Translation:What's your grandparents' nationality?
I am sure i answered this right twice. Both were marked wrong. 1 What are your grandparents' nationalities? It would be are, not is because there are two grandparents and they could have different natioalities. 2. What are the nationalities of your grandparents? Oh well. I will memorize your answer. Is would be right if they were from the same place.
What's your grandparents' nationality? I think there are some structural problems with the sentence. It looks like Duo is looking at the grandparents as 1 unit; a single group. So it would be "what is". But you can't answer the question correctly if they all have different nationalities. So what "are" your grandparents' nationalities would make more sense. If it could be a plural possessive you could answer the question.
Even worse, it's missing from the correct answer when you are asked to select the English words to translate the sentence.
I think they are just dictionary hints and word translations and you have to add the punctuations yourself as you do with "nationality?" E.g "What is the nationality of your grandparents?" is also correct.
There we no words in the word bank for building What is the nationality of your grandparents?
this is an old Duolingo bug, it’s been around for years. somehow it cannot deal with words ending with an apostrophe.
DuoLingo doesn't BOTHER FIXING MISTAKES.
Fixed it for you.
It's a database. They can and must put correct words in the"word bank".
Grandparents' (for plural) or grandparent's (for singular) are correct/acceptable words for this stupid bank. grandparents is an incorrect word.
It's a simple typo. They CAN fix it. But they don't care to. As long as they get good review, and new users, and continued add views, or subscriptions, they find no motive to correct MANY years long bugs.
Many of the errors are EASILY fixed. I'm a programmer. I would know.
With excuses like yours, why even bother trying to make a language app. With your view, it wouldn't be possible to even make this app.
In reality, they need to fix the word bank and/ir question/answer bank to remove typos, and as/remove acceptable answers as needed.
Either way, DuoLingo is wrong here.
In English the grammar is incorrect without an apostrophe.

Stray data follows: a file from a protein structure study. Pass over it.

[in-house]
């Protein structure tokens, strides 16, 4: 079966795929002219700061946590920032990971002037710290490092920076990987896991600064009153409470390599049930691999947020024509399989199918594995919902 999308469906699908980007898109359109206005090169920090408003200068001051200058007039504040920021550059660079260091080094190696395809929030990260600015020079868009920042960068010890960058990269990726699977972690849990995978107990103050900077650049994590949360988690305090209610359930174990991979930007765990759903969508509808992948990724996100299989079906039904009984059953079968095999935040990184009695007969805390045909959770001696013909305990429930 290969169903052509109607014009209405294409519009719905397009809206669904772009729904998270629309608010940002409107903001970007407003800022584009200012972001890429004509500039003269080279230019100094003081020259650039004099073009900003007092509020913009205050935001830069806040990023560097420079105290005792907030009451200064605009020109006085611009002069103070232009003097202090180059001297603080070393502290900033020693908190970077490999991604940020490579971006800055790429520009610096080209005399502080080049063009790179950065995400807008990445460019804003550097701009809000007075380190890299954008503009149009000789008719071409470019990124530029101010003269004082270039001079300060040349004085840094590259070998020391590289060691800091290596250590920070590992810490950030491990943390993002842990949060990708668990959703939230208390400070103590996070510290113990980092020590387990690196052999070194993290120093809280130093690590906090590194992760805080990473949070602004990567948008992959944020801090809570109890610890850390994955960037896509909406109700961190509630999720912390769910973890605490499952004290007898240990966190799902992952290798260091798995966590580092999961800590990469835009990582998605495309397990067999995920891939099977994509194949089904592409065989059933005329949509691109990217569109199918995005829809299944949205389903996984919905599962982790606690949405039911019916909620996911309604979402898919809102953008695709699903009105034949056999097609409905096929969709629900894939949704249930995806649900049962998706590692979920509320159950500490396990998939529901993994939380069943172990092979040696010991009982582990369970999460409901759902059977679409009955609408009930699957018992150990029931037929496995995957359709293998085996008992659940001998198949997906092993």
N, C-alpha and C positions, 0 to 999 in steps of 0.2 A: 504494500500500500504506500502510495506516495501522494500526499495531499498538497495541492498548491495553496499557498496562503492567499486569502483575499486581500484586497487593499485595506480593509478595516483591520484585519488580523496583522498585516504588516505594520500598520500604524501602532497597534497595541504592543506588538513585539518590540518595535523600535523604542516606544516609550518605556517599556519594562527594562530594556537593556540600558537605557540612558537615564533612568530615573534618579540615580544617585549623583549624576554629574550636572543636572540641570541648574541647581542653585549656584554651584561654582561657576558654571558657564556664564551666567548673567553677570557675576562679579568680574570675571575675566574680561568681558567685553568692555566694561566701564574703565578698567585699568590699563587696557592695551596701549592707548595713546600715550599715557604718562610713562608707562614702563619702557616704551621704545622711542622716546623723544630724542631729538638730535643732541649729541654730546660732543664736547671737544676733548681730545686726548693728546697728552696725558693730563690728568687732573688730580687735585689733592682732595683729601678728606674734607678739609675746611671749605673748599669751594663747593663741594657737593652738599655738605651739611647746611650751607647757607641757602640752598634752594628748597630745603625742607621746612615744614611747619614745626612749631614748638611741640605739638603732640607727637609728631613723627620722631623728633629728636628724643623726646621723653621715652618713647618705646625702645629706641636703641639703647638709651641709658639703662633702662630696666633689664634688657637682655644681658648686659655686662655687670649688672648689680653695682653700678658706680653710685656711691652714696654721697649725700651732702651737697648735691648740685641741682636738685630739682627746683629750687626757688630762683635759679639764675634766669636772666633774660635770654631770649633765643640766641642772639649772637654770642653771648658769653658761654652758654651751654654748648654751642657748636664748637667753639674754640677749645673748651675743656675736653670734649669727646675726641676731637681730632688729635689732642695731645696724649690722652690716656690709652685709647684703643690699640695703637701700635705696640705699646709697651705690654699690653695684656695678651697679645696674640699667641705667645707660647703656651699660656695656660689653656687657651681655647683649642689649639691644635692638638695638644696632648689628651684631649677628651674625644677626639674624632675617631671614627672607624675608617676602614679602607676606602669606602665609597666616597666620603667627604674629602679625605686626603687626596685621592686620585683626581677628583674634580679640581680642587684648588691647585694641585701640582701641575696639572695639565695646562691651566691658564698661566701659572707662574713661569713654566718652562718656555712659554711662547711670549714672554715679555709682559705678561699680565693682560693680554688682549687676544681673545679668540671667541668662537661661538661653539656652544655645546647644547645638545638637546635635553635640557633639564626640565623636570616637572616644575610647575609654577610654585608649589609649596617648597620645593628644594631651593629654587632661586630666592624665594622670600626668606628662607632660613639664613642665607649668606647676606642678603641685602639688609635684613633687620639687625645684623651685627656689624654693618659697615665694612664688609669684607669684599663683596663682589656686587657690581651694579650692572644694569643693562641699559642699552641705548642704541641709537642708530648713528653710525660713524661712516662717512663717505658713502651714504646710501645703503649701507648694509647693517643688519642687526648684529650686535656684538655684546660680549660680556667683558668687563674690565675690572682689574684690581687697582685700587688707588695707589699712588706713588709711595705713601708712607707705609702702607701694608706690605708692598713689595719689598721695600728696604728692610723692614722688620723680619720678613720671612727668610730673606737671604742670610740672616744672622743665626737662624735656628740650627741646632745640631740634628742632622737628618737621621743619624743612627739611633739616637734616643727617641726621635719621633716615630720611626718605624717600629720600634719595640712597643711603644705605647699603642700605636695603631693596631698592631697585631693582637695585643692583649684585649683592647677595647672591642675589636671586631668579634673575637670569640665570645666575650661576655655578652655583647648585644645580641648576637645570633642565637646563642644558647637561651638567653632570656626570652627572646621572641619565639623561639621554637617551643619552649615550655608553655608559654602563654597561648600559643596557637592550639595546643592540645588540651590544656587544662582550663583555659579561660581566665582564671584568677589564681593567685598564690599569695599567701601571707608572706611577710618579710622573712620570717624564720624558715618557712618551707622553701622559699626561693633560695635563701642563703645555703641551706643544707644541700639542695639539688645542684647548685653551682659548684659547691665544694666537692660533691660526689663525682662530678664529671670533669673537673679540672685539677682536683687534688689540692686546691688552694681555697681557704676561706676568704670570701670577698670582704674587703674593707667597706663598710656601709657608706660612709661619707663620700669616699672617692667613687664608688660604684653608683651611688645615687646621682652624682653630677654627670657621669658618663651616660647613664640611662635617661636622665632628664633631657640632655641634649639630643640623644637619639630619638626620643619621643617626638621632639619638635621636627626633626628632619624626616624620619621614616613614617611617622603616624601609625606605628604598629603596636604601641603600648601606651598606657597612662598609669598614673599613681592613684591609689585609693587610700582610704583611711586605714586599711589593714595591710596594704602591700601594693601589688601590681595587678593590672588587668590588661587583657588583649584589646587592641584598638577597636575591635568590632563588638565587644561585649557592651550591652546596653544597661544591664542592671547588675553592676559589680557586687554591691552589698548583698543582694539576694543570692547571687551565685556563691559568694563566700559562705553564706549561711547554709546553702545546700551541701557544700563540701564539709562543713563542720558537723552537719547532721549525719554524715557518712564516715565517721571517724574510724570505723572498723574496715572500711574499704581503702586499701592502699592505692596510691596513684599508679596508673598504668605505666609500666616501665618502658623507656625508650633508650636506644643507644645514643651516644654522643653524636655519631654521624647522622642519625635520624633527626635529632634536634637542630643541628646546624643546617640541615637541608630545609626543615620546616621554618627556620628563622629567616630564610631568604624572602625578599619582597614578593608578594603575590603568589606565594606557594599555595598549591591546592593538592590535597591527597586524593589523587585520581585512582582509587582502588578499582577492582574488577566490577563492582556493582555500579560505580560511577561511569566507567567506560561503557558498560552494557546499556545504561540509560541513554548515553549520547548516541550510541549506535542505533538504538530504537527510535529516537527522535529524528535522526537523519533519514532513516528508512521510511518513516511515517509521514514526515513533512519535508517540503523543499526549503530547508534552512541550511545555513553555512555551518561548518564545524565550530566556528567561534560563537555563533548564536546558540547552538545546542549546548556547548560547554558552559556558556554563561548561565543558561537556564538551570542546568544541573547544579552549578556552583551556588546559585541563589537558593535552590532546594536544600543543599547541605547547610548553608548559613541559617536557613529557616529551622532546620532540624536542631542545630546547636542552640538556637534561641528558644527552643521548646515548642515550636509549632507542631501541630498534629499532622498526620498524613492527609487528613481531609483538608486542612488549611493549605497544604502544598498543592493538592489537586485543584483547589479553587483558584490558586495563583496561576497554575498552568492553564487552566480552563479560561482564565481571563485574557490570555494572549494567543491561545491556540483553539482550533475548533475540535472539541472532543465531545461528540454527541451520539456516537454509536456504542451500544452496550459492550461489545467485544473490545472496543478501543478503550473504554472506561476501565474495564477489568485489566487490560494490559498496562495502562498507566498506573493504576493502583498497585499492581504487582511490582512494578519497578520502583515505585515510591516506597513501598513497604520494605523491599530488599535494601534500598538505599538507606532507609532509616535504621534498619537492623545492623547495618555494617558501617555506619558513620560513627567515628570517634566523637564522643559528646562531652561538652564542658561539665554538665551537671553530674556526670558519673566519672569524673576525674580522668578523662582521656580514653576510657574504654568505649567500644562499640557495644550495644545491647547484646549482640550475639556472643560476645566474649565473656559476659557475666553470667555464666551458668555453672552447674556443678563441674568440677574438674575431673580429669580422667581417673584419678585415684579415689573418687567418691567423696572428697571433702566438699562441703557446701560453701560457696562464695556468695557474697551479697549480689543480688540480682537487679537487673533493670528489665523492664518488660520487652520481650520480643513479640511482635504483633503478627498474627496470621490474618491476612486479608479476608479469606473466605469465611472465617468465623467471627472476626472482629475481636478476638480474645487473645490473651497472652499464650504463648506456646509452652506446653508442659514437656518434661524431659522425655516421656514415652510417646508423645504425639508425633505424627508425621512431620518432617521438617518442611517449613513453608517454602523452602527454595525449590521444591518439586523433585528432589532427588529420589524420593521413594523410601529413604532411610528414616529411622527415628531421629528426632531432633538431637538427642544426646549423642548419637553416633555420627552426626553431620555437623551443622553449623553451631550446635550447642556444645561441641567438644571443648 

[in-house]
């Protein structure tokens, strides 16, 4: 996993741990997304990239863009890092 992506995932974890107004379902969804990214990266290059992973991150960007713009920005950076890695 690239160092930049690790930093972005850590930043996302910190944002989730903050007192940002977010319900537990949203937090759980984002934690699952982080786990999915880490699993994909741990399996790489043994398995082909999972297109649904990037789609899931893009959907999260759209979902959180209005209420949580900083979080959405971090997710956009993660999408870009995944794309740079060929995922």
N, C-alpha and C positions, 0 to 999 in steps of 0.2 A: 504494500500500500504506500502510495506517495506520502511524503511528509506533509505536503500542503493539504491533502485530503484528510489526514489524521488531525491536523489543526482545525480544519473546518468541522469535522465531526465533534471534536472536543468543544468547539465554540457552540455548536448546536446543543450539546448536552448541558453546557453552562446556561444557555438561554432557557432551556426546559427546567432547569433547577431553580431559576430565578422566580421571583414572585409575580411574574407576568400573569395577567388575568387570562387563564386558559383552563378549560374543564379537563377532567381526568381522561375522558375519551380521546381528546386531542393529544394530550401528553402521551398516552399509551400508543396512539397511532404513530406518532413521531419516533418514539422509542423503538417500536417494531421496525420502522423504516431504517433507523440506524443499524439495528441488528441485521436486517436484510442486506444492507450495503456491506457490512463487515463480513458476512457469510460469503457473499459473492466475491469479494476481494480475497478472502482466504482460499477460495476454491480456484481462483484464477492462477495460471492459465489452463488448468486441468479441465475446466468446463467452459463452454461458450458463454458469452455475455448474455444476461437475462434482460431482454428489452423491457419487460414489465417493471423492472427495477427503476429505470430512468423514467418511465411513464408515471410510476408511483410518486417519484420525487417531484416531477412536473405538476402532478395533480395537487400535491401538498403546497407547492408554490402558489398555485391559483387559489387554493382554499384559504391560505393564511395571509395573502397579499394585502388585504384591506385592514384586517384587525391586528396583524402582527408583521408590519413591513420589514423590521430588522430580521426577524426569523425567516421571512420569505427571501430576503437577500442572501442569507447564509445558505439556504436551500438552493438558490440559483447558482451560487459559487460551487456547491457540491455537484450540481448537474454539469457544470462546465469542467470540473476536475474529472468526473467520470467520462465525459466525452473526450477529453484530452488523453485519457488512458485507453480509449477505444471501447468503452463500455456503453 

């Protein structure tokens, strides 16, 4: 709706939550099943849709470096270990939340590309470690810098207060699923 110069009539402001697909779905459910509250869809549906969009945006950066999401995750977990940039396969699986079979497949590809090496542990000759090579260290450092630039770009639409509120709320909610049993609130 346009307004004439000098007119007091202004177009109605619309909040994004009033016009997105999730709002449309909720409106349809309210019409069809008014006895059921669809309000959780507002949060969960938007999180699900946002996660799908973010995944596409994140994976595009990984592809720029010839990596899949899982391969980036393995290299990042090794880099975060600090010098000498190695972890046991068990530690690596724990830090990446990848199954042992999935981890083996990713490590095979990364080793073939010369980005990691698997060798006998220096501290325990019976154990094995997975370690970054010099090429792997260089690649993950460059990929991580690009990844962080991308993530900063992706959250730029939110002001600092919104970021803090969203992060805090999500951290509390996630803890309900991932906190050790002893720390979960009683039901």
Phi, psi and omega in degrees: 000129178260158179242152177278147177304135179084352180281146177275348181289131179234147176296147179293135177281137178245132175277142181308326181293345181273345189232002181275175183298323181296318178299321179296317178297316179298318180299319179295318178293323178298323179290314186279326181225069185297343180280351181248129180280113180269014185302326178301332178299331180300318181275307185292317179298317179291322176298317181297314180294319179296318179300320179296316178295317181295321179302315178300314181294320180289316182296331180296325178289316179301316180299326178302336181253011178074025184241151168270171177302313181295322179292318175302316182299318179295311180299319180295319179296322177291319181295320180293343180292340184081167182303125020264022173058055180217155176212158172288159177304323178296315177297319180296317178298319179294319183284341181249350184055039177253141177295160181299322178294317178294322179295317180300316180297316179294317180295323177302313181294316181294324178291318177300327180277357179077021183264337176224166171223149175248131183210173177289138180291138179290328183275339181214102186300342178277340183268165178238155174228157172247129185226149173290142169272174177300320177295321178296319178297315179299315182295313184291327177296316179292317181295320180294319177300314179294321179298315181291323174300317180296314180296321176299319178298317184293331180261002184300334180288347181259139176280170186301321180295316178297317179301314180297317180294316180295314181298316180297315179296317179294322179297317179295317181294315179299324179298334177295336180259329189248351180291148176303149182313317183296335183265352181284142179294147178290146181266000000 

DuoLingo is missing the possessive apostrophe, which is required in English to make this a valid sentence.
Duolingo never includes punctuation in the word bank, and for some reason, it keeps thinking that ending apostrophes are punctuation marks. (It doesn't have this problem with apostrophes in the middle of a word.)
Speaking of oddly places amorphous..enter notice that they put
o + 'clock instead of
o' + clock ?
The apathy stands for (o)f the - the f the is part of O NOT Click !
They do this in other languages too. It's odd, and infuriating.
Either make a single tile: o'clock OR group the apostrophe with the o tile:
o' + clock
Can someone please explain to me why ' cuál ' is translated into 'what' and not 'which' ?
'cuál' can be either. In this case, we don't normally say 'Which is your Grandparents' nationality' in English. We normally say 'What' instead so that is what this translates to.
Now, (and this is being somewhat overly strict here) if you think about it it is actually English that is odd in this case. The word 'which' implies a choice from a list so by that logic 'which' should be the one used here as the list of nationalities is finite and can be selected from. Language rules aren't always so clear cut though.
Ditto LeeBrowns1's comment. The English sentence is grammatically wrong, making it confusing.
English grammar error, should be grandparents', needs the apostrophe for possession, can't report! Sorry to be picky, I'm an English teacher...
One nationality, therefore "is". "What are the nationalities of your grandparents?" would be correct English if you assume the grandparents are of different nationalities, but I think that would require "las nacionalidades" in Spanish.
Sorry mis wrote my 2nd answer. What is the nationality of your grandparents? Got marked wrong????
Isn't "what nationality is your grandparents" the same as what's your grandparents nationality?
Is there any situation where it would be socially acceptable to ask this question?